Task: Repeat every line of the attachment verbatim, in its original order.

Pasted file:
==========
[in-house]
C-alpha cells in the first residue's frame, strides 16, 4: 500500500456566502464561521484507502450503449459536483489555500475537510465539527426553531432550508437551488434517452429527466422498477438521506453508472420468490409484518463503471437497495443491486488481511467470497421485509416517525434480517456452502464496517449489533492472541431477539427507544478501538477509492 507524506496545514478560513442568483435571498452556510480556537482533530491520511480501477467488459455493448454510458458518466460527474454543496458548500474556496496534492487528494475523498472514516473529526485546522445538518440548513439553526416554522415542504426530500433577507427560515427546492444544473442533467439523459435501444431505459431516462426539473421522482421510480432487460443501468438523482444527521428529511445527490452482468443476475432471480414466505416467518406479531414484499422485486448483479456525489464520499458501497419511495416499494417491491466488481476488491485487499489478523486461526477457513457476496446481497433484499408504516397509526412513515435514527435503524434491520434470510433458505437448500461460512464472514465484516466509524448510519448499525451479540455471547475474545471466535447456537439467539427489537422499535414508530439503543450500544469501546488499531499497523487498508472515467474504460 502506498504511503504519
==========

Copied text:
[in-house]
C-alpha cells in the first residue's frame, strides 16, 4: 500500500456566502464561521484507502450503449459536483489555500475537510465539527426553531432550508437551488434517452429527466422498477438521506453508472420468490409484518463503471437497495443491486488481511467470497421485509416517525434480517456452502464496517449489533492472541431477539427507544478501538477509492 507524506496545514478560513442568483435571498452556510480556537482533530491520511480501477467488459455493448454510458458518466460527474454543496458548500474556496496534492487528494475523498472514516473529526485546522445538518440548513439553526416554522415542504426530500433577507427560515427546492444544473442533467439523459435501444431505459431516462426539473421522482421510480432487460443501468438523482444527521428529511445527490452482468443476475432471480414466505416467518406479531414484499422485486448483479456525489464520499458501497419511495416499494417491491466488481476488491485487499489478523486461526477457513457476496446481497433484499408504516397509526412513515435514527435503524434491520434470510433458505437448500461460512464472514465484516466509524448510519448499525451479540455471547475474545471466535447456537439467539427489537422499535414508530439503543450500544469501546488499531499497523487498508472515467474504460 502506498504511503504519